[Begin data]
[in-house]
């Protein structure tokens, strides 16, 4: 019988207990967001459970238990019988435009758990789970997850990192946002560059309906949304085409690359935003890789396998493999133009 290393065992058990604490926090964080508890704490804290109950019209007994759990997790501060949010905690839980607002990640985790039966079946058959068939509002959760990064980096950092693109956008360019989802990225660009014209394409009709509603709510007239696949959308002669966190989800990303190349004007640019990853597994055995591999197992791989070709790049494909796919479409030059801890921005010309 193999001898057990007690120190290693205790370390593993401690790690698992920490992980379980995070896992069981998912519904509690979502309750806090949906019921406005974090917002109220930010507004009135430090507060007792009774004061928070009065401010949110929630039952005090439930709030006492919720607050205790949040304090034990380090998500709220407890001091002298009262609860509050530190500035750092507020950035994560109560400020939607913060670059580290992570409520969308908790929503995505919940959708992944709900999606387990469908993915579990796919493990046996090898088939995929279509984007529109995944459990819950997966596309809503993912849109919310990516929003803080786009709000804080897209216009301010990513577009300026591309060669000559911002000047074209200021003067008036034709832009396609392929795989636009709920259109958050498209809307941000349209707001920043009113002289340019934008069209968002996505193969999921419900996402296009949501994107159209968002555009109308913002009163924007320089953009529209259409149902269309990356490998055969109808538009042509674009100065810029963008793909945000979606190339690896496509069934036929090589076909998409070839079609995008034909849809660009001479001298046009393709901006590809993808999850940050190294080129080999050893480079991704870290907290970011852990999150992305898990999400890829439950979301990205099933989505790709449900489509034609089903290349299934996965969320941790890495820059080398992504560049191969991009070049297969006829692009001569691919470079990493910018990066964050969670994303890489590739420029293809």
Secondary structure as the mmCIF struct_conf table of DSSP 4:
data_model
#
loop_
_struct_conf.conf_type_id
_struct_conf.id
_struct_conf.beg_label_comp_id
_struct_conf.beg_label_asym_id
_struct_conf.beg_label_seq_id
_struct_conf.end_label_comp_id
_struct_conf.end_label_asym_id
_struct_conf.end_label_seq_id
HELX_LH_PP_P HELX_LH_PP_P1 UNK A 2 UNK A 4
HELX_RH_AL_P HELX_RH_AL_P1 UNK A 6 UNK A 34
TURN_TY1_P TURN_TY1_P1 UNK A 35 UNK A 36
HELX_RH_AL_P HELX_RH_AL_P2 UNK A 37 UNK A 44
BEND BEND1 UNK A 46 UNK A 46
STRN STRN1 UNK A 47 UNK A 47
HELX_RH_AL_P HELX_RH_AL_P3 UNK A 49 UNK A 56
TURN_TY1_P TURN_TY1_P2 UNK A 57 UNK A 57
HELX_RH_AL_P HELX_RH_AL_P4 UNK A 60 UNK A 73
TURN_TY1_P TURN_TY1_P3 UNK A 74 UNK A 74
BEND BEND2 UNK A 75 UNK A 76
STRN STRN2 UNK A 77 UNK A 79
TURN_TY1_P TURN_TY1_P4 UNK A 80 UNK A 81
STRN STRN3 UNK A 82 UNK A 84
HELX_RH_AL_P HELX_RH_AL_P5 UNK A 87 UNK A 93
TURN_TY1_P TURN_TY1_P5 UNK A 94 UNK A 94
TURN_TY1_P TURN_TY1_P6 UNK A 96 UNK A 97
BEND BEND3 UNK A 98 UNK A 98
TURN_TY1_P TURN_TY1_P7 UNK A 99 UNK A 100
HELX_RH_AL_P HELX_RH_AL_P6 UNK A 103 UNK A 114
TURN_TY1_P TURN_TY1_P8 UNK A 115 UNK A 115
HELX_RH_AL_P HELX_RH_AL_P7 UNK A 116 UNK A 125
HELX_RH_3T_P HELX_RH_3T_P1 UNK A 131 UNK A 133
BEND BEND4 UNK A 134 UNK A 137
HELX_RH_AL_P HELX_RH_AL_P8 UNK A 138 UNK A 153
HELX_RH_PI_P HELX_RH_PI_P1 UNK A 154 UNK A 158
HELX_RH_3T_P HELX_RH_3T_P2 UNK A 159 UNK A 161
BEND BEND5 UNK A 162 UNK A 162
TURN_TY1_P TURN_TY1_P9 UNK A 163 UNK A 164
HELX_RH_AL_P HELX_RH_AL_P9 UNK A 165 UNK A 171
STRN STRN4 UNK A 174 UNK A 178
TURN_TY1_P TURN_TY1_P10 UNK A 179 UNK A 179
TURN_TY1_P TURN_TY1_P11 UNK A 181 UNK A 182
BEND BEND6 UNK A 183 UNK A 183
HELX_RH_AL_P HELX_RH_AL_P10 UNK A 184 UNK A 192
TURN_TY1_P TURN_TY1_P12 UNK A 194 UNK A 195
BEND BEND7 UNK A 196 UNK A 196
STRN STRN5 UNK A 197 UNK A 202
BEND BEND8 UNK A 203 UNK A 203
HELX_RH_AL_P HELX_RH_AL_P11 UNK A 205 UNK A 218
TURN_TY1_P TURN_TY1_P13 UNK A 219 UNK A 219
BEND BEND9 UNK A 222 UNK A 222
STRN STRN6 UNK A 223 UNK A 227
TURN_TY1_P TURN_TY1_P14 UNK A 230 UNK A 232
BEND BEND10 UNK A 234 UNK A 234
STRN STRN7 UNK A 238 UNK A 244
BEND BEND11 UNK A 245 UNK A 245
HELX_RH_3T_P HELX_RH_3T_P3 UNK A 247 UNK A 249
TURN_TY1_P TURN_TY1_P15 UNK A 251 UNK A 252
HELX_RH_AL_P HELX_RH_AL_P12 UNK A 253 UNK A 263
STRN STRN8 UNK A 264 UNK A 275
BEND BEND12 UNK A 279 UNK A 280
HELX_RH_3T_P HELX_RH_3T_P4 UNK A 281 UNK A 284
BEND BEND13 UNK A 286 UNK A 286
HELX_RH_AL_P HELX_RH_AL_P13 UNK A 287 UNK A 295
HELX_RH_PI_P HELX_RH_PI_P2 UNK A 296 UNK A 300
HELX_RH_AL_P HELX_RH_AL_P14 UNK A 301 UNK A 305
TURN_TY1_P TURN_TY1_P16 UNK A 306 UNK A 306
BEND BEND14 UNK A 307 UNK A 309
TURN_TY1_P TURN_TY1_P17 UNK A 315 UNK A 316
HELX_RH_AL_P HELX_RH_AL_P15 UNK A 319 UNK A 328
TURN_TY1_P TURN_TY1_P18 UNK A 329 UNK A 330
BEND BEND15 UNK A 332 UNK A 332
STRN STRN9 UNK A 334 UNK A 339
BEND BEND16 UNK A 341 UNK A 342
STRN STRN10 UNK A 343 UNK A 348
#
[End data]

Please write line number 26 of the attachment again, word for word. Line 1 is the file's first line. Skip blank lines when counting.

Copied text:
STRN STRN2 UNK A 77 UNK A 79